The parameter of visualization characterizes the relation of any of comparable values to the initial level accepted for 100. This parameter is used for convenience of comparison, and also in case shows a direction of process (increase, reduction) not showing a level or the numbers of the phenomenon.
It can be used for the characteristic of dynamics of the phenomena, for comparison on separate territories, in different groups of the population, for the construction of graphic.
Table 2.7 For example. Expression of parameters of visits to polyclinic
Polyclinic 
Number of visits 
Parameter of presentation = Polyclinic № 1 (100%) 
№ 1 
850 
100,0 
№ 2 
920 
108,1 
№ 3 
990 
116,1 
№ 4 
1200 
141,1 
№ 5 
1290 
151,7 
It is possible to calculate visualization parameters, using absolute numbers, intensive parameters, parameters of correlation, average values, but not extensive parameters, taking into account the above mentioned about this parameter.
It is enough to calculate parameters with the practical purpose to within one tenth.
To determine the tenth share, it is necessary to make calculation to the second sign after a point.
Depending on, whether there will be a second sign more than five or less, the first sign after a point is determined, in the first case it increases for a unit, in the second – it remains the same.
Relative value studies are lists of "relative values" of different professional services. Antitrust enforcement agencies recently have filed several complaints against the promulgation of relative value studies by professional organizations of physicians, alleging that these lists have been used to fix and increase physician fees. This article examines the status of professionally sponsored relative values studies under antitrust law and suggests several reasons why they should be held unlawful. In particular, such relative value studies threaten to eliminate desirable competition among private thirdparty payers in the development of effective costcontainment strategies as well as among physicians in the setting of fees. Moreover, the alleged benefits of professionally sponsored relative value studies could be achieved by alternative means that do not similarly restrict competition in the provision of medical services.
Relative value unit (RVU), a comparable service measure used by hospitals to permit comparison of the amounts of resources required to perform various services within a single department or between departments. It is determined by assigning weight to such factors as personnel time, level of skill, and sophistication of equipment required to render patient services. RVUs are a common method of physician bonus plans based partially on productivity.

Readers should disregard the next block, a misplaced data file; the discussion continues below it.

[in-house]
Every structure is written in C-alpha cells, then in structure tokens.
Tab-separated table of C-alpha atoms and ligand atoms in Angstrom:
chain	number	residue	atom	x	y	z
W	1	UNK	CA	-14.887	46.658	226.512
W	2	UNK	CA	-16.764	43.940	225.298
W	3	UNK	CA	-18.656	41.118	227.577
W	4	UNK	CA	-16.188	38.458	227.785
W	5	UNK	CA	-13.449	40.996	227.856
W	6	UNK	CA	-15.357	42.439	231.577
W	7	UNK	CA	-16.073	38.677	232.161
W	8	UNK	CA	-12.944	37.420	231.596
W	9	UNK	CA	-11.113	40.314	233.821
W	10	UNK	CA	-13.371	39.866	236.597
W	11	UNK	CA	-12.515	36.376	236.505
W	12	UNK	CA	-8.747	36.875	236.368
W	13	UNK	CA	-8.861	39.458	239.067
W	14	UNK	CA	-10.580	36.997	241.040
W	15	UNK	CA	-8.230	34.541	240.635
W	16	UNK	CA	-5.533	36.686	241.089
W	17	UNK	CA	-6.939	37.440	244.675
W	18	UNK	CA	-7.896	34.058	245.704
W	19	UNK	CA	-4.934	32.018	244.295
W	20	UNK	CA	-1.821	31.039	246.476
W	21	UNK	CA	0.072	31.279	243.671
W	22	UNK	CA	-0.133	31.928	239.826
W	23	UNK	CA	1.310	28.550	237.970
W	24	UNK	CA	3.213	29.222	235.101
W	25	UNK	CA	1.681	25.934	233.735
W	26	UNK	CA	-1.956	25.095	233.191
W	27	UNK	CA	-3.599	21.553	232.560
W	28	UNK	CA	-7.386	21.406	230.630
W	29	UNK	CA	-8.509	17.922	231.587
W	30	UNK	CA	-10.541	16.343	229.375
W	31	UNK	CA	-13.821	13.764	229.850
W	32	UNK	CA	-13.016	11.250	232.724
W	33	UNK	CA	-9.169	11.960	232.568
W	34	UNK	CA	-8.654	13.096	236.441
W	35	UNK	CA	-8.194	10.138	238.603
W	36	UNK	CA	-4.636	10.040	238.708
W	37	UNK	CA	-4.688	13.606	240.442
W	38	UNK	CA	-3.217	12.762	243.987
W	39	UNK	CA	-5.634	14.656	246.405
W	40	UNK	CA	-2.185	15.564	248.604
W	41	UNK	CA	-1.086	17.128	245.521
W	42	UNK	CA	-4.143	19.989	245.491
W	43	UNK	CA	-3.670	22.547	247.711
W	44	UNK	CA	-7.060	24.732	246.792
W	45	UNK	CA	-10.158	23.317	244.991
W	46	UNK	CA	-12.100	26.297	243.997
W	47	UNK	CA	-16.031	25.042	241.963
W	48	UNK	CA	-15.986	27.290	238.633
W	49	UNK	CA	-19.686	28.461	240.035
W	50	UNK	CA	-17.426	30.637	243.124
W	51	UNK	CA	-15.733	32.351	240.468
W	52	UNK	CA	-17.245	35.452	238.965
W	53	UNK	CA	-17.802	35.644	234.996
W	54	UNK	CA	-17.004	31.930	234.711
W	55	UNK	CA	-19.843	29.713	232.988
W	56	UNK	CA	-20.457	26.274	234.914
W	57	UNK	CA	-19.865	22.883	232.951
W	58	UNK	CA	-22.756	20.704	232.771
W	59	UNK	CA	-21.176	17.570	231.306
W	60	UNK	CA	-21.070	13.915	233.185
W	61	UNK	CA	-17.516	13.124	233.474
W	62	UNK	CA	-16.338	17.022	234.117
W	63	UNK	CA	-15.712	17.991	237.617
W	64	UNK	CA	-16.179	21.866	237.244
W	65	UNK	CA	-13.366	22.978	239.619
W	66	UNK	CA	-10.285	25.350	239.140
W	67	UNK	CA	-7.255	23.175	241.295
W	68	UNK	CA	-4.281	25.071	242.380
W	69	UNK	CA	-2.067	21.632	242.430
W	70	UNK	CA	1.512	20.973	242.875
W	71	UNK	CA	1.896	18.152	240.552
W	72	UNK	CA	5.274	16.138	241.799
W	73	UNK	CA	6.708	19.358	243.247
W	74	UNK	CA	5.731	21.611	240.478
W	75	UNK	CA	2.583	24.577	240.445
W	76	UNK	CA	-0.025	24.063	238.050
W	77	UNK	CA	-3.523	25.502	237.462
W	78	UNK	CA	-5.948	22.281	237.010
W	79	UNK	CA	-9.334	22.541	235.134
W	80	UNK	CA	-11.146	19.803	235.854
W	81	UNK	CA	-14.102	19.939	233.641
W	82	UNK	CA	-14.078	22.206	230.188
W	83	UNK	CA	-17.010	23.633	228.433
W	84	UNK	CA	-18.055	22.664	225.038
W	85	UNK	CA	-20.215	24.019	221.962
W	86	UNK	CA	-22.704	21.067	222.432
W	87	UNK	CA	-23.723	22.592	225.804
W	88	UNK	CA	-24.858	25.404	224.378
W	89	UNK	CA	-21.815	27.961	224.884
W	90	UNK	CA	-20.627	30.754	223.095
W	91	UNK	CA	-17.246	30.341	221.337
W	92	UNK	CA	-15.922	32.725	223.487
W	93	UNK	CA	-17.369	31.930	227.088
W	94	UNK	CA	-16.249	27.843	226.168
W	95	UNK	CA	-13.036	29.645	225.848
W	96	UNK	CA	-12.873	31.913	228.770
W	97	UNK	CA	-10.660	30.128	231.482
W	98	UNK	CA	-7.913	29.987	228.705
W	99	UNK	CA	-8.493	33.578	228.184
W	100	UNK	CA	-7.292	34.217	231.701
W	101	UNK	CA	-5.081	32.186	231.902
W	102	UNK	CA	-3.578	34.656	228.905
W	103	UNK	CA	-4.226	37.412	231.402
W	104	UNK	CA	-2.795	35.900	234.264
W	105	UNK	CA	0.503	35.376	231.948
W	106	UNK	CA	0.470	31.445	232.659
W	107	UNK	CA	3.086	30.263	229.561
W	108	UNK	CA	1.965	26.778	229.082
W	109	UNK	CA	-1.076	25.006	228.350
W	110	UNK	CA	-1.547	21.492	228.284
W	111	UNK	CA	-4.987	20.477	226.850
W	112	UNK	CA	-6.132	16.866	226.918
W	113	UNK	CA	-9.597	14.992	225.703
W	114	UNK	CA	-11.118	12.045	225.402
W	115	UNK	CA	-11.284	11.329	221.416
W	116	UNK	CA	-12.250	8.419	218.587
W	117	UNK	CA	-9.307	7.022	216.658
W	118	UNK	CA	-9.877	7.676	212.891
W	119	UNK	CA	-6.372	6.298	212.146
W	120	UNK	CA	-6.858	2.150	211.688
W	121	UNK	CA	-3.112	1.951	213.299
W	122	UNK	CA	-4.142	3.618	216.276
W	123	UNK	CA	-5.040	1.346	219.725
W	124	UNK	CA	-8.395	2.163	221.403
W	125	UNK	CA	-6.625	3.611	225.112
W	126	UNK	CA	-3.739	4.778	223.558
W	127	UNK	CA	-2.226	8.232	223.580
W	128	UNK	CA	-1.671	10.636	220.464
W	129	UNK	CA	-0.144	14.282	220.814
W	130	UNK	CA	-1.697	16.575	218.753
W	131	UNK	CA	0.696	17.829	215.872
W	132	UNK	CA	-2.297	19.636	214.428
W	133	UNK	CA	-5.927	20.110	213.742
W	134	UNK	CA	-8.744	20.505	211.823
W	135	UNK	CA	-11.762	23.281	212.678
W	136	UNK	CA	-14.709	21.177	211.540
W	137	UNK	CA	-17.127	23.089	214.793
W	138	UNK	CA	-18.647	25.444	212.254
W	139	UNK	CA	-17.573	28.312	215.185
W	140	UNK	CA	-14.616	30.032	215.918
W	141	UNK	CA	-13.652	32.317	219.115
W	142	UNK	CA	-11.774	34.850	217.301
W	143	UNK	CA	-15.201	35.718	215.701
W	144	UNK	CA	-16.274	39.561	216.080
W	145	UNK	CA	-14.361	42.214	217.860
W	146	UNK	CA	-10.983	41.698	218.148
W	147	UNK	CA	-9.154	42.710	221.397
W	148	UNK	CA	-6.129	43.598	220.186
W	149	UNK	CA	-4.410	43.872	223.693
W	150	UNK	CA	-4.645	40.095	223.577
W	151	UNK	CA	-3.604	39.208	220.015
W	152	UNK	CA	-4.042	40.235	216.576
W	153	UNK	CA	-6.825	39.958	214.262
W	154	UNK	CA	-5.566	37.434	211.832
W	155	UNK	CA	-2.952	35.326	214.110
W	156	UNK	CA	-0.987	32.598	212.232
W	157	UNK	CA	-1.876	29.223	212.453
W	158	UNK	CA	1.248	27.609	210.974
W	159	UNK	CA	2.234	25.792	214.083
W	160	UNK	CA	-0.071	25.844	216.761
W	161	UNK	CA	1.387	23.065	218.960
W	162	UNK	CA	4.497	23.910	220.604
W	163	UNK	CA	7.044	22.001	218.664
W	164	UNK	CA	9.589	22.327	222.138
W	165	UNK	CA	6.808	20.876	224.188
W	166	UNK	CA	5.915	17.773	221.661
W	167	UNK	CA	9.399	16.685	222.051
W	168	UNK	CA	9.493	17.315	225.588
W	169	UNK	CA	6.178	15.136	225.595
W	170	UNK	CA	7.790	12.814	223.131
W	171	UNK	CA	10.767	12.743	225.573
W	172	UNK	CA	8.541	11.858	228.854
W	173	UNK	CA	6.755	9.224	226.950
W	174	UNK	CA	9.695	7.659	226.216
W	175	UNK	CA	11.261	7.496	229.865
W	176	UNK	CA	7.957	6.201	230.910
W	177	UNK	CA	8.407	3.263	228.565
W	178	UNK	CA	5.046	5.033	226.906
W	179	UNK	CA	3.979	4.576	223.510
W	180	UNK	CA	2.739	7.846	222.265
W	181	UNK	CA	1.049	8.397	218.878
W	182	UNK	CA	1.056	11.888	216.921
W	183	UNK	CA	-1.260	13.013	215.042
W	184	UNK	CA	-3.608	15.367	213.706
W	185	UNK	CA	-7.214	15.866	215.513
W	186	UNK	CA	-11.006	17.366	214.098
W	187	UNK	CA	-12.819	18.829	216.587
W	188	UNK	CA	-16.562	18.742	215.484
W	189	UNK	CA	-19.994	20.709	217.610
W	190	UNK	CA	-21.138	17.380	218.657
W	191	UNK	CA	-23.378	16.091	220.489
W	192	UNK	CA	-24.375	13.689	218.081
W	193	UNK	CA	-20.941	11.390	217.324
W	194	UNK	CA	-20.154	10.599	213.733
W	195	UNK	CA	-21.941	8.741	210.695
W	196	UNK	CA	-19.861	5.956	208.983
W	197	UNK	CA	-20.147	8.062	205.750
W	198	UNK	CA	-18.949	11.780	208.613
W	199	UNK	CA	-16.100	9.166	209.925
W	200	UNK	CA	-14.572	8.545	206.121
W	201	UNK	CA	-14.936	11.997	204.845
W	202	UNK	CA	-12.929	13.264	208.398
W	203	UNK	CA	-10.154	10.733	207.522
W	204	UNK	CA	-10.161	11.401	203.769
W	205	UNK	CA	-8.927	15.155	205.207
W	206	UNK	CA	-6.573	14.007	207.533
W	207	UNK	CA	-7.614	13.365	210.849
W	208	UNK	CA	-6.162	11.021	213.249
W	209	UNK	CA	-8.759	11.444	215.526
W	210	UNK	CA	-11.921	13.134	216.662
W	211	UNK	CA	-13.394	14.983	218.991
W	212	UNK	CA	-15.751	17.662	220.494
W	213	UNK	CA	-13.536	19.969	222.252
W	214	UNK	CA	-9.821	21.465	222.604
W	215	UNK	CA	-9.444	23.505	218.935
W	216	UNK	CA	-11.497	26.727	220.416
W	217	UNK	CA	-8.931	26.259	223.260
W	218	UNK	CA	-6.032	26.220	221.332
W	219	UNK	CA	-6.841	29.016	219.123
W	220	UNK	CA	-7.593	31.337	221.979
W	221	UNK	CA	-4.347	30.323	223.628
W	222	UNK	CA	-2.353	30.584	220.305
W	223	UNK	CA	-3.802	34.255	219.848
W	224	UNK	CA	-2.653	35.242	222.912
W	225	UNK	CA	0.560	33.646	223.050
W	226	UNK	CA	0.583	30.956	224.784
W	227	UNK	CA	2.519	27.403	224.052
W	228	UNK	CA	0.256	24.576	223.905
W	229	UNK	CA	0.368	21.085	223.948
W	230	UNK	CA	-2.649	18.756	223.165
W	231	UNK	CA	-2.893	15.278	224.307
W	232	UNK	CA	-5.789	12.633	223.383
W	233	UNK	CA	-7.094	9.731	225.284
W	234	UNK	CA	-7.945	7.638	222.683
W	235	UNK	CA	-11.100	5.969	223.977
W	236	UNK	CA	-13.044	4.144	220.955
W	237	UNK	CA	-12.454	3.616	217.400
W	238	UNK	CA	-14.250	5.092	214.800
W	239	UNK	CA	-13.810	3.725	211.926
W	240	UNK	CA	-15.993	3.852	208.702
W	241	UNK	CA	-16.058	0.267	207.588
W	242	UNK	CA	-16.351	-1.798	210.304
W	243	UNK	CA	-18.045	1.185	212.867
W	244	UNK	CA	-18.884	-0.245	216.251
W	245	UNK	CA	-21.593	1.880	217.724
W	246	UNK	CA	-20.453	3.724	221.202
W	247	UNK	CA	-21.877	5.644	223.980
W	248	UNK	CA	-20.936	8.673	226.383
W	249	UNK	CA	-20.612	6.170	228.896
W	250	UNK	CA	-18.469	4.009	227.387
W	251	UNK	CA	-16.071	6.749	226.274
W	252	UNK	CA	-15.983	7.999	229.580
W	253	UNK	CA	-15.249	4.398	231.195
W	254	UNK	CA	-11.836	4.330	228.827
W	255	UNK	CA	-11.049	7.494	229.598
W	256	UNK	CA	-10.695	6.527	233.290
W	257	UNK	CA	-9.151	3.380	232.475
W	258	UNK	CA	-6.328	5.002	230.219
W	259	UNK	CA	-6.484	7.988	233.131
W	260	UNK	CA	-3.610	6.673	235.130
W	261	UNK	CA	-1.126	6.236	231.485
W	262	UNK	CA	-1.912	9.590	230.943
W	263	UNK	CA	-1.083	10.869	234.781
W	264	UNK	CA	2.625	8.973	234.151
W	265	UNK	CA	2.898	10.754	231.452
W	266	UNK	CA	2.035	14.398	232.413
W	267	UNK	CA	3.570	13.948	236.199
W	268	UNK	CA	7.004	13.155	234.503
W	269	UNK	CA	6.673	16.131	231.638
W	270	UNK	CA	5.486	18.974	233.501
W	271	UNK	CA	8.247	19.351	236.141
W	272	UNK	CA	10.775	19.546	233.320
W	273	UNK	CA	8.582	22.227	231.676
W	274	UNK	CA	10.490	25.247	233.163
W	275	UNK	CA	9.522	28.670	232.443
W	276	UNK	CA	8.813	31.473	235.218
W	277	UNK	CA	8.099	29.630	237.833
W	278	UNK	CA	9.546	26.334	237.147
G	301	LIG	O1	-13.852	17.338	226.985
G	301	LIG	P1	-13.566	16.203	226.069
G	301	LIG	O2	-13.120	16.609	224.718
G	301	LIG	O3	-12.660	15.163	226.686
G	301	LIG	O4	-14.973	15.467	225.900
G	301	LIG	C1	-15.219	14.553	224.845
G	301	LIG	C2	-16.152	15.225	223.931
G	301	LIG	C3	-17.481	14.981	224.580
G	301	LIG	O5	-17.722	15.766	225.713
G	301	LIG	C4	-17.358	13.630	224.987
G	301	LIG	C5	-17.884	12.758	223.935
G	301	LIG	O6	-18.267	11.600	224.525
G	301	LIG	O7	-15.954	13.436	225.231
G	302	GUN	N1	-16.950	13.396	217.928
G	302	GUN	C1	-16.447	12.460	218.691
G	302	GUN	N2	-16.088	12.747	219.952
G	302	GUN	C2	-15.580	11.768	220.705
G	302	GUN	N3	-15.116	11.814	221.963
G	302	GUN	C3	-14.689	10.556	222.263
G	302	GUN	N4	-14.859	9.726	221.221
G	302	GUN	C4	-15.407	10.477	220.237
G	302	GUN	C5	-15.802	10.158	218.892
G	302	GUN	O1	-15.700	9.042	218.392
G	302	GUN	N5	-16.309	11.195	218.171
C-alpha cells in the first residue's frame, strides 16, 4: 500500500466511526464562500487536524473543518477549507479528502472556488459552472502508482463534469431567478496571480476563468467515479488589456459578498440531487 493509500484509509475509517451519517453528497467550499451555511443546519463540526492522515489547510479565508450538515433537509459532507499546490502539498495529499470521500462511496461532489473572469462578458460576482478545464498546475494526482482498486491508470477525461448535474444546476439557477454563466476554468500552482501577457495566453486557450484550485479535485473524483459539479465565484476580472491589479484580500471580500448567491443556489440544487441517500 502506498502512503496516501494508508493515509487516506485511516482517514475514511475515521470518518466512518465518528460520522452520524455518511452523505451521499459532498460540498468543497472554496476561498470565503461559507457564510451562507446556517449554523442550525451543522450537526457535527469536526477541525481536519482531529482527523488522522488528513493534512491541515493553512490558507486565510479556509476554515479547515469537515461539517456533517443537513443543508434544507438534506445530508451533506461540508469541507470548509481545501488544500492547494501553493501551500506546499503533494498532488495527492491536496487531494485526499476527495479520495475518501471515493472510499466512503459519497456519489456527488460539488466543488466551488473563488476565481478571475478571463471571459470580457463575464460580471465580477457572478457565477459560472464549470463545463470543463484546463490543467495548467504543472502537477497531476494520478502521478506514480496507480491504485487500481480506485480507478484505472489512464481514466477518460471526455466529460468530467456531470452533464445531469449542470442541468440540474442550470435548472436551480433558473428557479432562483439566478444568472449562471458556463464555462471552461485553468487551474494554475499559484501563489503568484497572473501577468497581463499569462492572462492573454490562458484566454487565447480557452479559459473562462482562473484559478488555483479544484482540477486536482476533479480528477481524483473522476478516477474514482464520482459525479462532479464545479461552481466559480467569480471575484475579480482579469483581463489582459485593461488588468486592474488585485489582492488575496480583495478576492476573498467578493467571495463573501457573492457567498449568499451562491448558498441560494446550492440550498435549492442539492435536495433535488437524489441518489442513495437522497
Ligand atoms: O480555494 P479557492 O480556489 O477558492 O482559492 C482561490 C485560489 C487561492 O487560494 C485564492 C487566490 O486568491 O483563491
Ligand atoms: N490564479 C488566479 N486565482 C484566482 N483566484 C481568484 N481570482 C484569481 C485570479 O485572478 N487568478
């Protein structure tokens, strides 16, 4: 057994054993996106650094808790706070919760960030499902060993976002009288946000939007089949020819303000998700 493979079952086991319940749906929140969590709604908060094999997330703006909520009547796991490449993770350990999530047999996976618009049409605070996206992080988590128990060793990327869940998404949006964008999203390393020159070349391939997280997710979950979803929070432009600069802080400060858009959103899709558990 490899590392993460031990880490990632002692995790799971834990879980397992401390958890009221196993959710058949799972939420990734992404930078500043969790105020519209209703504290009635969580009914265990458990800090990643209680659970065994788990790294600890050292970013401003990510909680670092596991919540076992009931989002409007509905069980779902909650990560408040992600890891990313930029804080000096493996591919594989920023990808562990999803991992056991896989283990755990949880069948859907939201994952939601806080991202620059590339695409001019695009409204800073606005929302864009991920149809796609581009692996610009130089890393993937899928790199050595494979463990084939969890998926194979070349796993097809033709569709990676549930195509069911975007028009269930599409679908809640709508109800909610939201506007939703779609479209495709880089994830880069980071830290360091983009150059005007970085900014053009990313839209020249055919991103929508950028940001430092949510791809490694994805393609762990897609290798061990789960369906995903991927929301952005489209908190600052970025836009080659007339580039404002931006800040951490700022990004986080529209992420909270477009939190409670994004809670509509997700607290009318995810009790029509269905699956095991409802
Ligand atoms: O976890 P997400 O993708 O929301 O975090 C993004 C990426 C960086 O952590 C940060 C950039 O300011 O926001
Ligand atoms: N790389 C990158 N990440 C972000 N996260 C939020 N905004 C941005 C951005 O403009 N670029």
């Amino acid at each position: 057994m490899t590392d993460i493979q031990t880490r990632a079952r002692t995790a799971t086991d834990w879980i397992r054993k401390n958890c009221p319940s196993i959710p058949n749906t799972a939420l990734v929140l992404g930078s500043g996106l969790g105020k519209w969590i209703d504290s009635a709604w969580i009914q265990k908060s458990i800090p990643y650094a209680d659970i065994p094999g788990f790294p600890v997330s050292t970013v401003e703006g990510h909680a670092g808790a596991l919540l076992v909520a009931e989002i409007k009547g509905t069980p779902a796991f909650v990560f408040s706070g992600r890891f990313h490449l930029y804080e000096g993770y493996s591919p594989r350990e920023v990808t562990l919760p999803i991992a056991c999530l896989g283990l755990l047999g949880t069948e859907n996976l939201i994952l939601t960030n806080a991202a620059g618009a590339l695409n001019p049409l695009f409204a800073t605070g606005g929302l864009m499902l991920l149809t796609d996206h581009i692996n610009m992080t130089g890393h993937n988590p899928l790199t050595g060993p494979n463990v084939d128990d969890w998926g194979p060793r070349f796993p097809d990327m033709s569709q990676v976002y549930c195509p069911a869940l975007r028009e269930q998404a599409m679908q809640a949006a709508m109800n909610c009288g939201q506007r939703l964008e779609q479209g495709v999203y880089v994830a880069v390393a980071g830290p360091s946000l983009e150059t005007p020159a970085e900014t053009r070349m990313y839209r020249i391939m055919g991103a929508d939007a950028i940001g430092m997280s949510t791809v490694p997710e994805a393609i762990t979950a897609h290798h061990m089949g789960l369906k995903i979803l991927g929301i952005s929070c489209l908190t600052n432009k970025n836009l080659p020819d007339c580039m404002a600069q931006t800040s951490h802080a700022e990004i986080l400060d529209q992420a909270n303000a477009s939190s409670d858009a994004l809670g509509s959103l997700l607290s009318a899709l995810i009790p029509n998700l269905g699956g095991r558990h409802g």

Describing and displaying categorical data Summary
This chapter illustrates methods of summarising and displaying binary and categorical data. It covers proportions, risk and rates, relative risk, and odds ratios. The importance of considering the absolute risk difference as well as the relative risk is emphasized.
Summarising categorical data
Binary data are the simplest type of data. Each individual has a label which takes one of two values. A simple summary would be to count the different types of label. However, a raw count is rarely useful. Furness et al (2003) reported more accidents to white cars than to any other colour car in Auckland, New Zealand over a 1year period. As a consequence, a New Zealander may think twice about buying a white car! However, it turns out that there are simply more white cars on the Auckland roads than any other colour. It is only when this count is expressed as a proportion that it becomes useful. When Furness et al (2003) looked at the proportion of white cars that had accidents compared to the proportion of all cars that had accidents, they found the proportions very similar and so white cars are not more dangerous than other colours. Hence the first step to analysing categorical data is to count the number of observations in each category and express them as proportions of the total sample size. Proportions are a special example of a ratio. When time is also involved (as in counts per year) then it is known as a rate. These distinctions are given below.
Labelling binary outcomes
For binary data it is common to call the outcome ‘an event’ and ‘a nonevent’. So having a car accident in Auckland, New Zealand may be an ‘event’. We often score an ‘event’ as 1 and a ‘nonevent’ as 0. These may also be referred to as a ‘positive’ or ‘negative’ outcome or ‘success’ and ‘failure’. It is important to realise that these terms are merely labels and the main outcome of interest might be a success in one context and a failure in another. Thus in a study of a potentially lethal disease the outcome might be death, whereas in a disease that can be cured it might be being alive.
Comparing outcomes for binary data
Many studies involve a comparison of two groups. We may wish to combine simple summary measures to give a summary measure which in some way shows how the groups differ. Given two proportions one can either subtract one from the other, or divide one by the other.
Suppose the results of a clinical trial, with a binary categorical outcome (positive or negative), to compare two treatments (a new test treatment versus a control) are summarised in a 2 × 2 contingency table as in Table 2.3. Then the results of this trial can be summarised in a number of ways.
The ways of summarising the data presented in Table 2.3 are given below.
Each of the above measures summarises the study outcomes, and the one chosen may depend on how the test treatment behaves relative to the control. Commonly, one may chose an absolute risk difference for a clinical trial and a relative risk for a prospective study. In general the relative risk is independent of how common the risk factor is. Smoking increases one’s risk of lung cancer by a factor of 10, and this is true in countries with a high smoking prevalence and countries with a low smoking prevalence. However, in a clinical trial, we may be interested in what reduction in the proportion of people with poor outcome a new treatment will make.